“Heath is no longer an official pack Alpha since it’s just him and Landon, but he is the official werewolf representative to our family.” I kept my voice low, letting the music drown it out so my patrons wouldn’t hear. On a dark winter evening, I was lucky to see a couple of dozen on any night, and tonight was no different. Only about twenty people were in the bar, and none seated nearby. “I’m also the official werecat representative to the werewolves since their largest Council is in the US now, and I’m friends with Heath. Playing nice with him and Landon will make everything about your next year here smoother.”

“Of course.” He seemed professional enough, and I hoped he would maintain it when the werewolf was in the building.

As Heath walked in, I left the bar and held out the drink to him. He immediately knew something was off, and curious confusion filled his grey-blue eyes.

“Meet one of my two new employees, Dirk,” I said, smiling tightly, letting him know we needed to talk.

“Good to meet you, Dirk. Welcome to Kick Shot.” Heath put the beer down on the bar and held out a hand. I breathed a little easier when Dirk took it. “I’m in every Saturday unless any of Jacky’s family is. You’ll probably be seeing both my kids run through here at some point or another as well.”

“Both?” Dirk frowned at me.

“He has a human daughter, Carey. She’s twelve, nearly thirteen, very sweet, and you’ll put your life on the line for her,” I said with the same tight smile I gave Heath.

“Sure.” Dirk nodded slowly.

I motioned for Heath to follow me, heading toward the back of the building. There was no way I was going to sit in the bar and try to talk to him with a new bartender hovering. Slipping out the back door, we stood quietly for a moment, staring at the woods.

“You shouldn’t talk about Landon like he’s a young boy causing trouble,” I said after a moment. “He’s older than me.”

Heath chuckled. I still both loved and hated the noise. I finally figured out why I hated it. It was a lethal weapon Heath wasn’t careful enough with. In the year and few months I had known the wolf, it was becoming apparent that my attraction was growing, not dimming.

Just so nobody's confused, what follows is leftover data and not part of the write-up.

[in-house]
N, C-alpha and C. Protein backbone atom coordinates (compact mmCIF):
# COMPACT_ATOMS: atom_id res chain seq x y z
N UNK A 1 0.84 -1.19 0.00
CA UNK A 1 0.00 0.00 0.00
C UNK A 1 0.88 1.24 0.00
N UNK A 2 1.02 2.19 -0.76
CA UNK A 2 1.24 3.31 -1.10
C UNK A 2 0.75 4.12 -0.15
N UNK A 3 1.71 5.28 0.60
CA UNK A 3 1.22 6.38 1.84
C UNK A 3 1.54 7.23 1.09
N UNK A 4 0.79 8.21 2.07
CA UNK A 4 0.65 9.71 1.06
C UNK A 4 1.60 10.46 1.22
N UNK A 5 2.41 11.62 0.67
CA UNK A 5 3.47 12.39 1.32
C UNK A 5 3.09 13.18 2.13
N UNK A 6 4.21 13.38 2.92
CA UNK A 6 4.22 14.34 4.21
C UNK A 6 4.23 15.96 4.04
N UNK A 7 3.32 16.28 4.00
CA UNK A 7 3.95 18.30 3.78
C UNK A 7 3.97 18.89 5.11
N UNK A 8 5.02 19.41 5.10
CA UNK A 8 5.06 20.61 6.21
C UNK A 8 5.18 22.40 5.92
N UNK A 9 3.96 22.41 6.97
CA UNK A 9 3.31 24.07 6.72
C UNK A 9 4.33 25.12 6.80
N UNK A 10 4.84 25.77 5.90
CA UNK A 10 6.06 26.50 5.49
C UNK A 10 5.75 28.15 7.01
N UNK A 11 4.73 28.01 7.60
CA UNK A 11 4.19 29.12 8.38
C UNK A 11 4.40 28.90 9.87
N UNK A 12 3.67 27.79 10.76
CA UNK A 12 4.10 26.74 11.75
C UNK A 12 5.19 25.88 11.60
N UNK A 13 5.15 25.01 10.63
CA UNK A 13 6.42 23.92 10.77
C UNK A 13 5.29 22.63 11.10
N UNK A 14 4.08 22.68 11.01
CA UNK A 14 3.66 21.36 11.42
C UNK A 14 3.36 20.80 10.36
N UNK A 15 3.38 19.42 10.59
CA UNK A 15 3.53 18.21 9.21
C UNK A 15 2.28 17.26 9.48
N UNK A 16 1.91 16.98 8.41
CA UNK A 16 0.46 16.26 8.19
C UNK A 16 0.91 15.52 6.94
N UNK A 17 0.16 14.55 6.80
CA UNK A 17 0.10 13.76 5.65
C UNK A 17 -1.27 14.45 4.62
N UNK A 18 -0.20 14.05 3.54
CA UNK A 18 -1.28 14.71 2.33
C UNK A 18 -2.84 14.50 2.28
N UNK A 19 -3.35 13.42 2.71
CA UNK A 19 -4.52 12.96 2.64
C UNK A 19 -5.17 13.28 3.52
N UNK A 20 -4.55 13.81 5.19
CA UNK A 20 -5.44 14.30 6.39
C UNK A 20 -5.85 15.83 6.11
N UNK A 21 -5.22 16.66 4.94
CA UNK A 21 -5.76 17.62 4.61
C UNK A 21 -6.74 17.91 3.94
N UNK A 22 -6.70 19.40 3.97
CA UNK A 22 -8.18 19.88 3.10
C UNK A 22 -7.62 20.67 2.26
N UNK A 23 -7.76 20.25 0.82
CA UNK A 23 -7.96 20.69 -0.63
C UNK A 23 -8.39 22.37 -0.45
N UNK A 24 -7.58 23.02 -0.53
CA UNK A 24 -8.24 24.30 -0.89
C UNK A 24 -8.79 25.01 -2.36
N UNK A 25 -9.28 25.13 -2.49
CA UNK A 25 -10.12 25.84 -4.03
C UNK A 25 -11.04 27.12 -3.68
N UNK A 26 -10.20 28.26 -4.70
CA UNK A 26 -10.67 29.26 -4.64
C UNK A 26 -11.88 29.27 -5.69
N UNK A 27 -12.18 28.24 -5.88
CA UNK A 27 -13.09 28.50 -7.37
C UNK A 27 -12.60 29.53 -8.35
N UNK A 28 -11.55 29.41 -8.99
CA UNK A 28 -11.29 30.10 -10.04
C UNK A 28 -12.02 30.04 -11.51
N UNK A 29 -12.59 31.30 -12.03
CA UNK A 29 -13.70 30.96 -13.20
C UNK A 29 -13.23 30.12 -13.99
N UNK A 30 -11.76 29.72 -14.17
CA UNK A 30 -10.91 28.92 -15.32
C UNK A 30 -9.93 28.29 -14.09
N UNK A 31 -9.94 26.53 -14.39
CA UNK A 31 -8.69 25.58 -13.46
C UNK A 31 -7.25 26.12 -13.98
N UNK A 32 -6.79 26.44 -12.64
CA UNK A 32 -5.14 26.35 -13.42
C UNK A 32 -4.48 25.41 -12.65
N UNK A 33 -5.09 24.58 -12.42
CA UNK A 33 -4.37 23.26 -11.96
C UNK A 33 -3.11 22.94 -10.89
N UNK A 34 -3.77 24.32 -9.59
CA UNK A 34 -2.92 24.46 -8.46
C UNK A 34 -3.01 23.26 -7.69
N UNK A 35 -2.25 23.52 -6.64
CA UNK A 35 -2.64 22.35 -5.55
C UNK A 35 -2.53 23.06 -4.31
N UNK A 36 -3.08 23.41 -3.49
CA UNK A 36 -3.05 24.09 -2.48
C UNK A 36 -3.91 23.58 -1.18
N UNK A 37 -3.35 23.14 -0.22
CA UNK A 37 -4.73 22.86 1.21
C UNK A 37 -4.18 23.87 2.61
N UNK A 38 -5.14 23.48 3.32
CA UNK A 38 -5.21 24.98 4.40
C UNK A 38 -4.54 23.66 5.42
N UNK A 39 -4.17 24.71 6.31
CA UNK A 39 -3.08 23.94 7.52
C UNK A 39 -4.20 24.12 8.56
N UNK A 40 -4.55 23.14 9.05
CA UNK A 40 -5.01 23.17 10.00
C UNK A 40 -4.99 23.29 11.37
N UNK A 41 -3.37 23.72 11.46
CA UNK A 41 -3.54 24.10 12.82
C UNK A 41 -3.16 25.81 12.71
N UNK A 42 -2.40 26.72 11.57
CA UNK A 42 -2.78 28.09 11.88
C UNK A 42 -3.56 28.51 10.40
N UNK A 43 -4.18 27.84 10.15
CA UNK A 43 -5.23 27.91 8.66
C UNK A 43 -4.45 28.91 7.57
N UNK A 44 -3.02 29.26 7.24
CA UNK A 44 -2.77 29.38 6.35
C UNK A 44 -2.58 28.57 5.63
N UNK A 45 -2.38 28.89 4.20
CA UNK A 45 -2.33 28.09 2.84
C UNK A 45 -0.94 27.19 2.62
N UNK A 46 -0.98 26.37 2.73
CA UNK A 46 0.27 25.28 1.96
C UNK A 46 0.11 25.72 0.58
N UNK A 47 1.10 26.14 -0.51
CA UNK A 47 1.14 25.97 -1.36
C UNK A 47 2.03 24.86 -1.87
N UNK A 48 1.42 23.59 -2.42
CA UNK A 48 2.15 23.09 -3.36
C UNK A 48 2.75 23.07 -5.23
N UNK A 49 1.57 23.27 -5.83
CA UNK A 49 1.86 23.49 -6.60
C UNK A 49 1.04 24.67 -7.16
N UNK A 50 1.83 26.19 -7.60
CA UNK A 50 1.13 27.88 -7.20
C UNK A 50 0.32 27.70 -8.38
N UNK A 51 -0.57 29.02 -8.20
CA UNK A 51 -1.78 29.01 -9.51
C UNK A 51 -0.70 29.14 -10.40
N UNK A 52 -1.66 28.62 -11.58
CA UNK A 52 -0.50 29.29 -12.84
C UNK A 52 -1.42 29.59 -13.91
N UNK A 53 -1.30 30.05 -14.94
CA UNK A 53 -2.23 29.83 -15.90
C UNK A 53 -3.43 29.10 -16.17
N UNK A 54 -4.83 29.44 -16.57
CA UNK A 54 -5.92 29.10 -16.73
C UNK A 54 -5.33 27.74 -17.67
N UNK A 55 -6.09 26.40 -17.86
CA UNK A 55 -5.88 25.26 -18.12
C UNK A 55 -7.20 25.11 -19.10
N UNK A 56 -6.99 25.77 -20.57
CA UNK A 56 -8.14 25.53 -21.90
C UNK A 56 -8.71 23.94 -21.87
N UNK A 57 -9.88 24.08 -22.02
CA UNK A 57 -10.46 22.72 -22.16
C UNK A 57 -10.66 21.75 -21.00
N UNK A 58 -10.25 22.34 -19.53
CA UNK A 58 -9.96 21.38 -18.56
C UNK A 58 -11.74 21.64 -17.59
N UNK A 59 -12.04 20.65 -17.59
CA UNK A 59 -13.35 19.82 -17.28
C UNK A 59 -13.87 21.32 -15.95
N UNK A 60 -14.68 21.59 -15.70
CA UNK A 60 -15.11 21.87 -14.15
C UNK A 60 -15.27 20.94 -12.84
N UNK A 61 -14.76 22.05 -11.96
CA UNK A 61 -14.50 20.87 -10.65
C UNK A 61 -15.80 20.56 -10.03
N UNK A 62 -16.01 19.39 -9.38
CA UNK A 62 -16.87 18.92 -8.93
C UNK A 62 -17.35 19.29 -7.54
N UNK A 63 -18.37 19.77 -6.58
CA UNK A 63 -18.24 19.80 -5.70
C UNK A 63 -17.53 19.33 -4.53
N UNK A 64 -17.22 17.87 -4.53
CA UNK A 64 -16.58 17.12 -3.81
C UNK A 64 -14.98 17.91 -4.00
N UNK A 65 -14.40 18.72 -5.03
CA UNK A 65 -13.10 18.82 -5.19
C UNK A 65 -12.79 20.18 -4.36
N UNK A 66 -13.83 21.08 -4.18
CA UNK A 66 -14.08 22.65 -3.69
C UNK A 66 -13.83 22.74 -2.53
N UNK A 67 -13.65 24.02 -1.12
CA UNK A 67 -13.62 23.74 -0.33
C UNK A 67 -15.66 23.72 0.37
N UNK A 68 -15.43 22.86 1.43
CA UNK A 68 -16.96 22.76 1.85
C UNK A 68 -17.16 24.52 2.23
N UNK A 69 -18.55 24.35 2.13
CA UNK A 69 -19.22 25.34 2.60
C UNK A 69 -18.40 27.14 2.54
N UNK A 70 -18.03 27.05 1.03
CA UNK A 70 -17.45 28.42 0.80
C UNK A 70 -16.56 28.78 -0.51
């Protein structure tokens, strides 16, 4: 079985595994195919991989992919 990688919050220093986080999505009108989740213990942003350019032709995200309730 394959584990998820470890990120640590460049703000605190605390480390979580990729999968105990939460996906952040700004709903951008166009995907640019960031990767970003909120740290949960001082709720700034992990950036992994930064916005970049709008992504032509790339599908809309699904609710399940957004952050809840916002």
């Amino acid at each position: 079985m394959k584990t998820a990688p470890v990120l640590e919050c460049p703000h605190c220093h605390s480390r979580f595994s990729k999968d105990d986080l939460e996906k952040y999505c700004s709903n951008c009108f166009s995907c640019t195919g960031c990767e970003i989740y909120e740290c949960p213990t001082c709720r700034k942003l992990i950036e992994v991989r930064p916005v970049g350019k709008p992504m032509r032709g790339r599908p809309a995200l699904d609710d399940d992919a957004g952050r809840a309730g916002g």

I just really enjoy spending Saturday nights with him at Kick Shot.

“I know, but he’s not here to glower at me.”

“That’s a good way of putting it. Glowering. He glowers at everything. You know, I think he’s said all of fifteen words to me since I met him.”

“That’s not true. You two had a hot debate over the holidays about what was appropriate for a twelve-year-old girl to do about boys in school,” he reminded me. “And you both somehow forgot that she’s my daughter. You’re just her pet kitty, and he’s just her older brother.”

“Pet kitty?” I crossed my arms, leaning against the wall as I stared him down.

“Mmm. Yup. She has you wrapped around her little finger.”

“She has you and Landon, too,” I retorted.

“Very true.” He sagged in defeat, leaning on the wall next to him. “Want to explain what’s going on in there? You didn’t really hire two new employees without telling me, right?”

“Why would I tell you?”

“I don’t know. You tell me everything?”

That’s true.

“I didn’t know until a little earlier today that I was getting two new employees,” I finally explained, looking away from him to stare into the woods behind the bar. “You have three guesses who sent them.”

“Your family.”

“Be more specific.”

“Hasan.”

I nodded, sighing heavily. “Yup. With a couple of dumb reasons why. He thinks I need to be less hands-on with the bar now that I’m the face of the family for the region and all of that. Apparently, they’re a gift from him for the holidays.”

“They’re humans, not chattel.” Heath laughed then coughed in shock and exasperation with my werecat father.

“Damn. I should have used that line,” I muttered, a little upset.

“Yeah, you should have,” he said, the exasperation still there. He sipped his beer and looked out at the forest. “So, two new employees and we’re relegated to talk out back? Should we get some patio furniture or something?”

I groaned. “I just…I didn’t want Dirk listening in. I don’t know these guys. The manager is a twenty-two-year-old boy named Oliver Price. His parents work for Zuri and Davor in London. Like…I don’t know if I can trust them to…”

“To keep this secret?” he asked softly.

“There’s nothing to keep secret,” I said quickly, trying not to think about the way his voice, when soft, always turned a little husky. “We have no secrets, Heath.”

“Sure. Then finish that thought about why you don’t want your new employees listening to our conversation.” He was being sly and pointing out the obvious. “We don’t talk about anything that could come back on us. We vent, but nothing either of our kinds would consider a betrayal.”

“I know,” I mumbled. “I don’t know them; therefore, I don’t trust them. Dirk already knew you were a werewolf, by the way. Apparently, it was explained to both of them that you live in my territory. And there’s another thing. They know other people in my family, and they know about us. Our kinds, supernaturals. I never really put myself in charge of humans who were integrated into our world. Hasan has his staff, and I lived around them, and they…changed my sheets, but…”